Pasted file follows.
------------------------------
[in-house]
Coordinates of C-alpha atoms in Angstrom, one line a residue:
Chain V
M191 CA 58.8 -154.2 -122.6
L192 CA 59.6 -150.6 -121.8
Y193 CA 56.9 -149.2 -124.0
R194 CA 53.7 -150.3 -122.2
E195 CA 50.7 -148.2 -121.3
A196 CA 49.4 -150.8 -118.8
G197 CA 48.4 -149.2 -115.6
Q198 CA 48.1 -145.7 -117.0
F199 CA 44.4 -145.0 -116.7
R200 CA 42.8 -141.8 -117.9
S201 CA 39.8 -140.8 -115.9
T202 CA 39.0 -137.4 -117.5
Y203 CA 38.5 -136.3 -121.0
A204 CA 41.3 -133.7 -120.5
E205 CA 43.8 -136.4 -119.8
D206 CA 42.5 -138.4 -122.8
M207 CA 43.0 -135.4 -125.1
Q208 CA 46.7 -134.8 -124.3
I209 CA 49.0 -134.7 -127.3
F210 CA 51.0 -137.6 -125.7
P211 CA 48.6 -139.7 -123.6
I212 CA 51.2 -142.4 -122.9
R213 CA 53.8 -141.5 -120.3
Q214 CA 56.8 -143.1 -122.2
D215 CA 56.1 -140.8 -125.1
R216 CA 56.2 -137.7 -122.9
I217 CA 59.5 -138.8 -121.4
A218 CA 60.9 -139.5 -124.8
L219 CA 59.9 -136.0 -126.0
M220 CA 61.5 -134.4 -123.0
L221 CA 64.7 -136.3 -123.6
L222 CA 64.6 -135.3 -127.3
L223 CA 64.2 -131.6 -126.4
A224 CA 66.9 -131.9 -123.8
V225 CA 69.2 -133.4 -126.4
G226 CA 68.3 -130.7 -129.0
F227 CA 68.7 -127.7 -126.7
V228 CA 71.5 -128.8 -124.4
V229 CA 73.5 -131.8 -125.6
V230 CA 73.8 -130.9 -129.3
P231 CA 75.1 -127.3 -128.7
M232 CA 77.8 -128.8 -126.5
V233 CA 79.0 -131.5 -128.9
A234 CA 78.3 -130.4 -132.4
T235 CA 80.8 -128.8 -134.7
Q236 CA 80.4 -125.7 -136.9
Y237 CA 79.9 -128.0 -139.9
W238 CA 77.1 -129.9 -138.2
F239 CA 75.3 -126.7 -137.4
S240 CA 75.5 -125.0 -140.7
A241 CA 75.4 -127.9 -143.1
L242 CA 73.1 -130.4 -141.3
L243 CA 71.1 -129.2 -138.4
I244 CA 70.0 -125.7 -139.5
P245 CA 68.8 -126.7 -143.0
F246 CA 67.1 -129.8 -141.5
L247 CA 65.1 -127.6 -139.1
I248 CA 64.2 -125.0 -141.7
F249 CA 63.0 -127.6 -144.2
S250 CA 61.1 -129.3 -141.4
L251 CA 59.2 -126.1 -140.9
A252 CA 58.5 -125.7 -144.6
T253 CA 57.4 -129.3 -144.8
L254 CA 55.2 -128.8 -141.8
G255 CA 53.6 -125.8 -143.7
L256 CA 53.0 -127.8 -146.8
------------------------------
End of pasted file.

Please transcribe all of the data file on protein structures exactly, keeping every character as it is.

[in-house]
Coordinates of C-alpha atoms in Angstrom, one line a residue:
Chain V
M191 CA 58.8 -154.2 -122.6
L192 CA 59.6 -150.6 -121.8
Y193 CA 56.9 -149.2 -124.0
R194 CA 53.7 -150.3 -122.2
E195 CA 50.7 -148.2 -121.3
A196 CA 49.4 -150.8 -118.8
G197 CA 48.4 -149.2 -115.6
Q198 CA 48.1 -145.7 -117.0
F199 CA 44.4 -145.0 -116.7
R200 CA 42.8 -141.8 -117.9
S201 CA 39.8 -140.8 -115.9
T202 CA 39.0 -137.4 -117.5
Y203 CA 38.5 -136.3 -121.0
A204 CA 41.3 -133.7 -120.5
E205 CA 43.8 -136.4 -119.8
D206 CA 42.5 -138.4 -122.8
M207 CA 43.0 -135.4 -125.1
Q208 CA 46.7 -134.8 -124.3
I209 CA 49.0 -134.7 -127.3
F210 CA 51.0 -137.6 -125.7
P211 CA 48.6 -139.7 -123.6
I212 CA 51.2 -142.4 -122.9
R213 CA 53.8 -141.5 -120.3
Q214 CA 56.8 -143.1 -122.2
D215 CA 56.1 -140.8 -125.1
R216 CA 56.2 -137.7 -122.9
I217 CA 59.5 -138.8 -121.4
A218 CA 60.9 -139.5 -124.8
L219 CA 59.9 -136.0 -126.0
M220 CA 61.5 -134.4 -123.0
L221 CA 64.7 -136.3 -123.6
L222 CA 64.6 -135.3 -127.3
L223 CA 64.2 -131.6 -126.4
A224 CA 66.9 -131.9 -123.8
V225 CA 69.2 -133.4 -126.4
G226 CA 68.3 -130.7 -129.0
F227 CA 68.7 -127.7 -126.7
V228 CA 71.5 -128.8 -124.4
V229 CA 73.5 -131.8 -125.6
V230 CA 73.8 -130.9 -129.3
P231 CA 75.1 -127.3 -128.7
M232 CA 77.8 -128.8 -126.5
V233 CA 79.0 -131.5 -128.9
A234 CA 78.3 -130.4 -132.4
T235 CA 80.8 -128.8 -134.7
Q236 CA 80.4 -125.7 -136.9
Y237 CA 79.9 -128.0 -139.9
W238 CA 77.1 -129.9 -138.2
F239 CA 75.3 -126.7 -137.4
S240 CA 75.5 -125.0 -140.7
A241 CA 75.4 -127.9 -143.1
L242 CA 73.1 -130.4 -141.3
L243 CA 71.1 -129.2 -138.4
I244 CA 70.0 -125.7 -139.5
P245 CA 68.8 -126.7 -143.0
F246 CA 67.1 -129.8 -141.5
L247 CA 65.1 -127.6 -139.1
I248 CA 64.2 -125.0 -141.7
F249 CA 63.0 -127.6 -144.2
S250 CA 61.1 -129.3 -141.4
L251 CA 59.2 -126.1 -140.9
A252 CA 58.5 -125.7 -144.6
T253 CA 57.4 -129.3 -144.8
L254 CA 55.2 -128.8 -141.8
G255 CA 53.6 -125.8 -143.7
L256 CA 53.0 -127.8 -146.8